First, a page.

There aren’t many radiator mascots left these days, thanks to both safety and aerodynamic concerns. But in the golden era of automotive art, car companies from exclusive to common adorned their radiators with mascots that were just as recognized as the brand names they signified.
Radiator mascots are a special form of artistry, and they’re as collectible as the cars they rode upon.
The hood ornaments of the 1940s through the early 1980s were e a vestige of the radiator mascots of an earlier age. In the early days, the radiator was housed outside the engine compartment. On the earliest cars, the radiators were unadorned, but later automobiles featured elaborate radiator shells, chromed protective grilles and a proud mascot on the radiator cap.
The concept of a radiator mascot is credited to John Douglas-Scott-Montagu, the second Baron Montagu of Beaulieu, who, among his other credits was a relentless promoter of motoring. He was the founder and editor of The Car Illustrated magazine and was a member of the Road Board, and an early client of Rolls-Royce. The Baron originally had placed a bronze statuette of St. Christopher — the patron saint of travelers – on the hood of his four-cylinder Daimler.
Other early, fabulously wealthy car owners took notice and had sculptors create unique ornaments for their radiators, and an entire mascot industry began to take shape.
As radiators migrated inside an enclosed engine compartment, radiator mascots became obsolete. But even early on, these finely crafted mascots were so prized that they became collectible ornamental sculptures.
Some of these radiator mascots have become icons, despite the fact that they were production-line products. Others were constructed by the world’s most recognized artisans, with names like Louis Comfort Tiffany and Rene Lalique.
Aside from Jaguar’s “Leaper,” probably the most recognizable radiator mascot is one of the last ones still extant. The Rolls-Royce Spirit of Ecstasy — also known as “Emily,” the “Silver Lady” or the “Flying Lady” — has adorned Rolls-Royce models since 1911.
The mascot was originally designed by sculptor Charles Robinson Sykes, at the behest of our old friend Lord Montagu. His mistress – Eleanor Velasco Thornton – was the model for what was the progenitor of The Spirit of Ecstasy. The statuette was known as “The Whisper,” which signified the secret love affair between Lord Montagu and his Thornton.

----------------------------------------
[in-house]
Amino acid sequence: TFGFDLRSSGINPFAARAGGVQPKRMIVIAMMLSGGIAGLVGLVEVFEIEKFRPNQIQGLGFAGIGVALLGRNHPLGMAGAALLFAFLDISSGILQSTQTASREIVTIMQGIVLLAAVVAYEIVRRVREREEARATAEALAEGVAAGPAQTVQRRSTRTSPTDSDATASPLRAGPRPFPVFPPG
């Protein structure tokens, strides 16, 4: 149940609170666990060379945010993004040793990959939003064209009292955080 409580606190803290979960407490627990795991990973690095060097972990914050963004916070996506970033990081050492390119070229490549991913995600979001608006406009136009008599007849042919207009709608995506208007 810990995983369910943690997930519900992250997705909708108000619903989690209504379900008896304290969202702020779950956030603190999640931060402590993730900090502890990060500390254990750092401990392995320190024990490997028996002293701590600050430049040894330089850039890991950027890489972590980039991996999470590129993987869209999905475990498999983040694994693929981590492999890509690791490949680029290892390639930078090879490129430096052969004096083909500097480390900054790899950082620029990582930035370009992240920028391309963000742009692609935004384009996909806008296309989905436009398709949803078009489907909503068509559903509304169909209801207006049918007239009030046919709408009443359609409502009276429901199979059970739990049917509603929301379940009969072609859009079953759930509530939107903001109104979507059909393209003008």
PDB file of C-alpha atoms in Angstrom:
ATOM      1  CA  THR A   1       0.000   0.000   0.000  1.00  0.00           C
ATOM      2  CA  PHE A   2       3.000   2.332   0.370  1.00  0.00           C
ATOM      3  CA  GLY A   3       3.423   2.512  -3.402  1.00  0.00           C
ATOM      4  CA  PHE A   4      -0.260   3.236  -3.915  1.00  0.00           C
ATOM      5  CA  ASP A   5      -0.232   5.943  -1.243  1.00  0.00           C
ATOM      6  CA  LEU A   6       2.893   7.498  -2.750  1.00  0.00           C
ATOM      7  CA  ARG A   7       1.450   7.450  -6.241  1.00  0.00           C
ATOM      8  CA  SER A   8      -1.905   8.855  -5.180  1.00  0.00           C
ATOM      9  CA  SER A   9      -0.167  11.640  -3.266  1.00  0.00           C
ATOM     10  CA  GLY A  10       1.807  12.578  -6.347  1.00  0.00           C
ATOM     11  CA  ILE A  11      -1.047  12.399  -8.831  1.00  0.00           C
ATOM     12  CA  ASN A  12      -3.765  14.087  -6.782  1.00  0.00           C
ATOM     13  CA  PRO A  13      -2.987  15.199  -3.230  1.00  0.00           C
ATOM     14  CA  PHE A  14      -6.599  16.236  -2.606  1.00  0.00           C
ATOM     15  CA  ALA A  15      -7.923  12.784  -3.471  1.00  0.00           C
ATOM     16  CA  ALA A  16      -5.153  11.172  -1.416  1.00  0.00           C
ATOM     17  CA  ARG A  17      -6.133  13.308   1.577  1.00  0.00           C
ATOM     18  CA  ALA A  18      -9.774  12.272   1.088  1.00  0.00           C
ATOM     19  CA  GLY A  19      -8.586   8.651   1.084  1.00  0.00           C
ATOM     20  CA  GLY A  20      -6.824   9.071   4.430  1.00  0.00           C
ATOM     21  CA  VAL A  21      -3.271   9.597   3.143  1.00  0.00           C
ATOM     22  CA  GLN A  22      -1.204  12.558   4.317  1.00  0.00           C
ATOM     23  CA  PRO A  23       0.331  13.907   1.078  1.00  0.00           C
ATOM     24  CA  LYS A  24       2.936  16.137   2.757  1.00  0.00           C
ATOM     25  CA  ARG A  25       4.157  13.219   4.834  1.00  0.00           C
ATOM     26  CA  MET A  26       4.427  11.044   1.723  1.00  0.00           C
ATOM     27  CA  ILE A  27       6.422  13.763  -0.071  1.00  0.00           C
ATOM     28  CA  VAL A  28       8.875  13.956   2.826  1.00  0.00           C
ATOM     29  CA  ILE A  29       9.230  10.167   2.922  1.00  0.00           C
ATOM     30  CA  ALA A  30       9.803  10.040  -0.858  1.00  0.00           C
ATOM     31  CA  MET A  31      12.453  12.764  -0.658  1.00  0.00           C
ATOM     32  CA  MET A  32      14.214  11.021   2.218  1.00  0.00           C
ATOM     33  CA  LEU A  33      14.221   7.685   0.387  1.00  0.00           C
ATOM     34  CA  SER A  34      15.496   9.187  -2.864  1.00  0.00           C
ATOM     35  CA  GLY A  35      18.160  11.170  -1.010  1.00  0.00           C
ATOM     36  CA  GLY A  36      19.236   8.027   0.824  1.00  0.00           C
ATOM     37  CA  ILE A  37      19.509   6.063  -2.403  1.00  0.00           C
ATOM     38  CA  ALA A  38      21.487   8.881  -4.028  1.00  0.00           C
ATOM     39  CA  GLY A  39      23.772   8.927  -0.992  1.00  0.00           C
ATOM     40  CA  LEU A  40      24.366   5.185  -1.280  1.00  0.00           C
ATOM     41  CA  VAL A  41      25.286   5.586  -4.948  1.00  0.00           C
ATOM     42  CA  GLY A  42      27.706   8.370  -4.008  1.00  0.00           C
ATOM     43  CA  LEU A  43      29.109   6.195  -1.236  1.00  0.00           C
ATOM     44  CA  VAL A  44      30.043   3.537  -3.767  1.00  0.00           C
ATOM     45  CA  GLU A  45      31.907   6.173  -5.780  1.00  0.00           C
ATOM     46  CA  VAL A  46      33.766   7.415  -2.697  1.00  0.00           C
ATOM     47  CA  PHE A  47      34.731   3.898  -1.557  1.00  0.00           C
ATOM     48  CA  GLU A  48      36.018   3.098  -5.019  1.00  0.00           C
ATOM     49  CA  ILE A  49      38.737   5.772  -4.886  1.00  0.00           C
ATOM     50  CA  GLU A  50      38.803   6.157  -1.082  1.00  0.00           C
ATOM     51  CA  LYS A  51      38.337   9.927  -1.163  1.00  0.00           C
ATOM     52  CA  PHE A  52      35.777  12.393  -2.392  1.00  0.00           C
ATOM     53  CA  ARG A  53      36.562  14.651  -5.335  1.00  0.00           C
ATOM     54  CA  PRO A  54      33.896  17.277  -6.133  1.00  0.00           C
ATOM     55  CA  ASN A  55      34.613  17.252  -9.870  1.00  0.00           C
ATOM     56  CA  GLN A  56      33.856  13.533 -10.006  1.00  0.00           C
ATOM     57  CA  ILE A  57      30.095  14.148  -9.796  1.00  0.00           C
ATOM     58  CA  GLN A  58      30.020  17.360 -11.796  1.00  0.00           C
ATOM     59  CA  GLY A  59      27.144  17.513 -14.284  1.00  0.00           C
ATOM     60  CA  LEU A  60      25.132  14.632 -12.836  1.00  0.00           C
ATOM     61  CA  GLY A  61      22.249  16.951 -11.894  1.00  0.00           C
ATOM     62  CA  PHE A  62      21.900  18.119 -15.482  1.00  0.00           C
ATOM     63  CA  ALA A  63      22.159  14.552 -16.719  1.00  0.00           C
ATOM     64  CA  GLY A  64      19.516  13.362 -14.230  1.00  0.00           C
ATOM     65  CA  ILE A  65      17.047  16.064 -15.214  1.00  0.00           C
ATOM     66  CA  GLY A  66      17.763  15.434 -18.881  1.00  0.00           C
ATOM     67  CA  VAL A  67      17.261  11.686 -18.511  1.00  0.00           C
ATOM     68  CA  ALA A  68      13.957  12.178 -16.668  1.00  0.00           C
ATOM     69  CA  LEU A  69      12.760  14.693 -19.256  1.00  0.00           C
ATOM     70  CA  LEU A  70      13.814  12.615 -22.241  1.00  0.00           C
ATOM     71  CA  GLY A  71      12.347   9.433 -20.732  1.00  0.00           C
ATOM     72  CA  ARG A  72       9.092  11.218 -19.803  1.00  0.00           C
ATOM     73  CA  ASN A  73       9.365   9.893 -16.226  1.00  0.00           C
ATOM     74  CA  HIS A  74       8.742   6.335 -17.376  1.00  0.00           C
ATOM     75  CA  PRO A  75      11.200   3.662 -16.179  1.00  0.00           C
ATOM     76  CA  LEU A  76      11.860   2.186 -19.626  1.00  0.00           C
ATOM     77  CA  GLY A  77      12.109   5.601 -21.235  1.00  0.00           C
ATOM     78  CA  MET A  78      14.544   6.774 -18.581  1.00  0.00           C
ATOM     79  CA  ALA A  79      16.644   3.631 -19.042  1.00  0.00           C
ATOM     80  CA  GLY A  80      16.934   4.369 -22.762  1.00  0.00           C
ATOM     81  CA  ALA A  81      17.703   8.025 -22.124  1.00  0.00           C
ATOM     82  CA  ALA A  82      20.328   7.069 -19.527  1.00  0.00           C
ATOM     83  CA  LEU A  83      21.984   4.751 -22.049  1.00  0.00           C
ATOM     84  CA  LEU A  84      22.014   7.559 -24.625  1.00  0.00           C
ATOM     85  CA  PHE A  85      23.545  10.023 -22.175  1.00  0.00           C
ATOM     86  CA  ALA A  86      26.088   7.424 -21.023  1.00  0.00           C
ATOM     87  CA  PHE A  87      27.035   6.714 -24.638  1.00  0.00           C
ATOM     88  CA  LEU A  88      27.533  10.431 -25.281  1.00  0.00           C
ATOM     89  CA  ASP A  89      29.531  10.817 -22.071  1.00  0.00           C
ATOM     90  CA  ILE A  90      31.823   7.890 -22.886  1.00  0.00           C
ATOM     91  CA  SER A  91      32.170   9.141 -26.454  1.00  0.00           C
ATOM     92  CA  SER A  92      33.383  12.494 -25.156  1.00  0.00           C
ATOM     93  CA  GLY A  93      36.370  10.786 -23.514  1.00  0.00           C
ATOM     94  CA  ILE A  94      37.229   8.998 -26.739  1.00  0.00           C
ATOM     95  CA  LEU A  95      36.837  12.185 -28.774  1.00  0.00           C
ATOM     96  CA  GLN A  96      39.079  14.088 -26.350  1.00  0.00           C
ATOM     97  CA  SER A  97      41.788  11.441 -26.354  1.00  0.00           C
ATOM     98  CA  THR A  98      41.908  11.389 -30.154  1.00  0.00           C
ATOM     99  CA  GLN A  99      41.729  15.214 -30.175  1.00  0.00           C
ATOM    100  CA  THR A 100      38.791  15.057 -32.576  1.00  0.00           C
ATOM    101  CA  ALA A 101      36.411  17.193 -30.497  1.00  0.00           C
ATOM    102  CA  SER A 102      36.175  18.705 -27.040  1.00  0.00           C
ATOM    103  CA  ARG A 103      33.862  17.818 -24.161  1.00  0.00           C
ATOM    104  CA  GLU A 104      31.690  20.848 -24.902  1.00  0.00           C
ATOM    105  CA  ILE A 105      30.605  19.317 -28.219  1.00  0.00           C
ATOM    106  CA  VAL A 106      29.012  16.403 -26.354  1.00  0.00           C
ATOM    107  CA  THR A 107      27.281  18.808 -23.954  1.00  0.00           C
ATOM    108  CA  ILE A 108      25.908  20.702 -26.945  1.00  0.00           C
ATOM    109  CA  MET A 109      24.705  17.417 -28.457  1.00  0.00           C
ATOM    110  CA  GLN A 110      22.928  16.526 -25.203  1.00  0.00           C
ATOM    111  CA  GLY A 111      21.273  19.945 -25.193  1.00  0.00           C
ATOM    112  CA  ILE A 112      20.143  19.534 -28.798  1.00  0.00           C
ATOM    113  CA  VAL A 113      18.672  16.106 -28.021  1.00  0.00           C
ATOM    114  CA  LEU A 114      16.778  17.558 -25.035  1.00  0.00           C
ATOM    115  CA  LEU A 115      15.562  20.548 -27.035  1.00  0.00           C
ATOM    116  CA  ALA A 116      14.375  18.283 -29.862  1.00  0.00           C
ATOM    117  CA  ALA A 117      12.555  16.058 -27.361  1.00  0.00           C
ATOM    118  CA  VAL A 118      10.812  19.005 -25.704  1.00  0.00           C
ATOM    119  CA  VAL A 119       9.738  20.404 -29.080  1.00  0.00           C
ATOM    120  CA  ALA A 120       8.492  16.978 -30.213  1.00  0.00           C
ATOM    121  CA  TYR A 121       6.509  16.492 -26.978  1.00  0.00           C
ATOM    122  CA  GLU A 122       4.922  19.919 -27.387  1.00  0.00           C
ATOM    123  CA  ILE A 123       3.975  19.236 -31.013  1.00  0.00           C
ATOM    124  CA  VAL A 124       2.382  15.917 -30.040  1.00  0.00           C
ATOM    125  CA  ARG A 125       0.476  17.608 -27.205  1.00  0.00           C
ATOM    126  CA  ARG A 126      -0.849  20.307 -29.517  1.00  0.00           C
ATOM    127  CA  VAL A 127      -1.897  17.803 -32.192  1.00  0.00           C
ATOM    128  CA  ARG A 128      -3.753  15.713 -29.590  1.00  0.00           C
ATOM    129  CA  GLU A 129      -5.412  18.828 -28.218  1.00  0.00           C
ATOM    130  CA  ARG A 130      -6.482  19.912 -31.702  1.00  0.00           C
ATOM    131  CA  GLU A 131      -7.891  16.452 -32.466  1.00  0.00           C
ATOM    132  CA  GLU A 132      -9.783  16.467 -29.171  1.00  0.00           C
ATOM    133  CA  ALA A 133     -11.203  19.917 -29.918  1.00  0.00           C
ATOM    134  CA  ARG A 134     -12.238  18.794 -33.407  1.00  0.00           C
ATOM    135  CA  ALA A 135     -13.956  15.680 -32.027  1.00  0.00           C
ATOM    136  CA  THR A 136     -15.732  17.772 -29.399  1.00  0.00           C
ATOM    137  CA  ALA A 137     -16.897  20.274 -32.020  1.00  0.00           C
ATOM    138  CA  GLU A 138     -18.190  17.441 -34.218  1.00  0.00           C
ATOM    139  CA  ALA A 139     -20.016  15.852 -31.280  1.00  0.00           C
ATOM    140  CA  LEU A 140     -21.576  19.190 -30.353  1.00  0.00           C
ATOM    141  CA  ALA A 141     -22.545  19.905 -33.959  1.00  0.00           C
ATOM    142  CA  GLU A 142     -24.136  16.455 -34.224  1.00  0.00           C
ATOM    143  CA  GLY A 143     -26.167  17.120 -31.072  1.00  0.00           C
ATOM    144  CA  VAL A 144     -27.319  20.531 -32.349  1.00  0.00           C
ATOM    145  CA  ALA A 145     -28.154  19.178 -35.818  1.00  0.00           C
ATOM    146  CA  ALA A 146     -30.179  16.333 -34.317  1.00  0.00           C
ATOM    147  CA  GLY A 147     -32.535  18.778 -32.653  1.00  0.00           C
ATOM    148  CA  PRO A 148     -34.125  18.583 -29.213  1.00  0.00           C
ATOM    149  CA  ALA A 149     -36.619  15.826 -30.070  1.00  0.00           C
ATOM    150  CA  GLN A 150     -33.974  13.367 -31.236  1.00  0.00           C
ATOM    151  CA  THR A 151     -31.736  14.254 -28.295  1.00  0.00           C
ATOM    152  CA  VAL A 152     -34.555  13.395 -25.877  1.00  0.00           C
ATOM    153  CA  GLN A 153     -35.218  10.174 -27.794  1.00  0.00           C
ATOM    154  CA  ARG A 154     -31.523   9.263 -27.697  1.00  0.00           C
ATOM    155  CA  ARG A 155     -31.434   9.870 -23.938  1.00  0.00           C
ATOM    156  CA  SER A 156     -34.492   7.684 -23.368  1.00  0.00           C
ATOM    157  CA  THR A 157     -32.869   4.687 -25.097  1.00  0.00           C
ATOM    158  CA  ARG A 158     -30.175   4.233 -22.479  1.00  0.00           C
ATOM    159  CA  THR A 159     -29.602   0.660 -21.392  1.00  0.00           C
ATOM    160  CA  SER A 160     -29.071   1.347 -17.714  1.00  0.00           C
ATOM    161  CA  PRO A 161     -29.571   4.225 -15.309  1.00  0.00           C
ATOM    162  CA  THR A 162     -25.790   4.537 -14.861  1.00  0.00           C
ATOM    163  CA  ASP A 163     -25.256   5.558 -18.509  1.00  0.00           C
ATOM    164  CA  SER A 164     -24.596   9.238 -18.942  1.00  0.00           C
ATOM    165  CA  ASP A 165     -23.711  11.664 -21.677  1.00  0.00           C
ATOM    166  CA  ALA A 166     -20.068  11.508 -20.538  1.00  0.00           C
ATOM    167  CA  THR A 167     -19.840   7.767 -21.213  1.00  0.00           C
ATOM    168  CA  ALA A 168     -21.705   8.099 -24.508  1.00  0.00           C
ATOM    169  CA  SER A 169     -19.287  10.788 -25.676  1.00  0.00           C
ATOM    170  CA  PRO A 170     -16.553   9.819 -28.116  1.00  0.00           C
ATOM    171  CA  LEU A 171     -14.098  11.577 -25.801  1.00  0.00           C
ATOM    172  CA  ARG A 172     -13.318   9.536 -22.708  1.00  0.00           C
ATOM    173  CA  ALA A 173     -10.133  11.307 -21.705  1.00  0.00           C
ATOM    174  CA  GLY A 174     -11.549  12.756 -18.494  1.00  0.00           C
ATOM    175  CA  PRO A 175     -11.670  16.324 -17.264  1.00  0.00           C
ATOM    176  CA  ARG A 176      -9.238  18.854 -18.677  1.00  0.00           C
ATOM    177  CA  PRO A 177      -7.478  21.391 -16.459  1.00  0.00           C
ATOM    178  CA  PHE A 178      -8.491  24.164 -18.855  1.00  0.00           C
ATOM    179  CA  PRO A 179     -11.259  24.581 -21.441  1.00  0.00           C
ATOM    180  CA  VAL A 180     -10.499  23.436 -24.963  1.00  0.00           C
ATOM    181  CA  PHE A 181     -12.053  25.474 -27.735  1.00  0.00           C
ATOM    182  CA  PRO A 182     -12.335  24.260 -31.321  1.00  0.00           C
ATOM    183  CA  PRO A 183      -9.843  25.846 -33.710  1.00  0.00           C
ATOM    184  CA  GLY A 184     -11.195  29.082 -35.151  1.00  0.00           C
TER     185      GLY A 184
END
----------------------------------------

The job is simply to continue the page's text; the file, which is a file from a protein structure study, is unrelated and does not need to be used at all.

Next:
Modern Rolls-Royce models still feature the Spirit of Ecstasy, and to prevent theft the Flying Lady retracts when the ignition is turned off.
(Image Courtesy: AACA Museum)
Ra symbolized “creative power” as the solar deity of ancient Egypt. You’ve seen Ra before, typically depicted as the head of an eagle on the body of a man, which looks nothing like the radiator mascot for early American supercar builder Stutz. The mascot was designed by Aurelius Marcus Bennetti and Dee Carlton Brown, and its Art Deco style is much more like an Egyptian king.
However, the serpent head on the front of the helmet comes directly from the depictions of Ra in ancient Egyptian hieroglyphics.
When Cadillac first started producing automobiles, it featured a radiator cap with a simple Cadillac script. In 1930, though, the brand followed Packard and Hispano Suiza’s lead and developed an ornate, delicate, and ultimately fragile radiator mascot that it used on both Cadillac and LaSalle models with either V-8 or V-12 engines.
The Heron mascot was designed by John W. Hession, Jr.
For its exclusive lineup of V-16-powered cars that Cadillac produced in the 1930s, the manufacturer selected a flowing goddess, which was the work of William Schnell, who received several patents for his radiator mascot designs.
French luxury automaker Delage contracted the talents of artist René Lalique — the premier glassmaker and sculptor of his day — to complement the stunning beauty of its cars after Lalique had created radiator mascots for several individual owners.
This Delage mascot is known as Victoire, or “Spirit of the Wind”, and it’s one of Lalique’s most valuable and appreciated radiator mascots. RM Auctions sold a lot of 30 Lalique mascots in 2012 — including a Victoire from a Delage — and the the collection brought an astounding $805,000.
You’d think that mascots designed and sculpted by the world’s finest craftsmen would be reserved for the likes of luxury cars, but like the Mack bulldog, mascots can adorn the most utilitarian vehicles, too.
Between 1898 and 1955, France’s Latil specialized in the manufacture of heavy trucks, tractors and buses, and capped many of them with this Art Deco elephant’s head in the 1920s.
Latil’s cap was designed by Frederick Bazin, who also sculpted the stork that appeared on Hispano-Suiza’s cars.